India currently has one of the largest populations of cell phone users in the world – the nation is expected to have 815 million users by year’s end. To help expand its growing communication network, the Indian government has announced plans to erect as many as 2,200 solar-powered mobile communication towers in the states of Jharkhand, Bihar, Chhattisgarh, Madhya Pradesh, Maharashtra, West Bengal, Odisha, Uttar Pradesh and Andhra Pradesh.
The government clearly believes that mobile technology can push development in economically weak regions – so far it has upgraded a number of programs to dispense information to fishermen and farmers using mobile technology. The government is also planning to launch the Digital India project to ensure that every Indian has a smartphone by 2019.
The Indian government is also looking to mobile communications as a response to left-wing extremism. The extremists wreak havoc in underdeveloped areas on the pretext that the state and central government have neglected them, and abused their land and forest resources. So the government is planning to invest in the areas with cell phone towers to quell some of their demands.
Currently, areas where left-wing extremists operate are equipped with diesel-powered mobile towers, but those are risky and uneconomical due to safety concerns and refueling hassles. Plus, diesel prices are skyrocketing, making diesel-powered mobile towers that much less viable for underdeveloped regions of India. Solar-powered cell phone towers are thought to offer the perfect solution since they are self-sustaining, don’t require refueling, and produce little to no emissions.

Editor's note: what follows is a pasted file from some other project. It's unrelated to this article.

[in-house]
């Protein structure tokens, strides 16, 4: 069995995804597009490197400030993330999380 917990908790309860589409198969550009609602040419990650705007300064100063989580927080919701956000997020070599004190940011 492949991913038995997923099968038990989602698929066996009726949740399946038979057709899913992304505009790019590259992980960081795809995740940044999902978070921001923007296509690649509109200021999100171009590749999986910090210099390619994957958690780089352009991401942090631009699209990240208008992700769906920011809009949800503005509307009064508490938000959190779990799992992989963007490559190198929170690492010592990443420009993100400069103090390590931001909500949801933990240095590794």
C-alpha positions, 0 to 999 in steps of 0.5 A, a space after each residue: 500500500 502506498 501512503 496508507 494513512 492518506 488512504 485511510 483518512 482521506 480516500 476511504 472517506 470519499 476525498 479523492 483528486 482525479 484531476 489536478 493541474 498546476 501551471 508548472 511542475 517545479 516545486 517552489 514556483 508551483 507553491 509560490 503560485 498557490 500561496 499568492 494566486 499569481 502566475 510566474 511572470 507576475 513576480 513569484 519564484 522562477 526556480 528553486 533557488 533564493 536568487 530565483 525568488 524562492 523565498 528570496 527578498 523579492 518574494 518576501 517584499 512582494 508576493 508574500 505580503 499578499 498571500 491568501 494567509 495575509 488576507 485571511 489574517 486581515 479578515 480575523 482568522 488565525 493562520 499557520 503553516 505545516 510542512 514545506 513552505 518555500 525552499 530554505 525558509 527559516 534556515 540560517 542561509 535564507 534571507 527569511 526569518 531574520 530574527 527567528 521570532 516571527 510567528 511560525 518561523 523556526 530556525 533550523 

The Telecom Regulatory Authority of India (TRAI) has been pushing the mobile industry to switch to renewable energy-powered mobile towers anyway. According to guidelines issued in 2013, 75 percent of towers located in rural India and 33 percent of towers located in urban areas are mandated to be at least partially powered by renewable energy sources. The agency also wants mobile companies to declare their carbon footprint twice a year and reduce emissions by 17 percent by 2018-19.
Via Clean Technica
Photos by Babug (Own work) [CC-BY-SA-3.0 or GFDL], via Wikimedia Commons and by Eclypes2008 (Own work) [CC-BY-SA-3.0], via Wikimedia Commons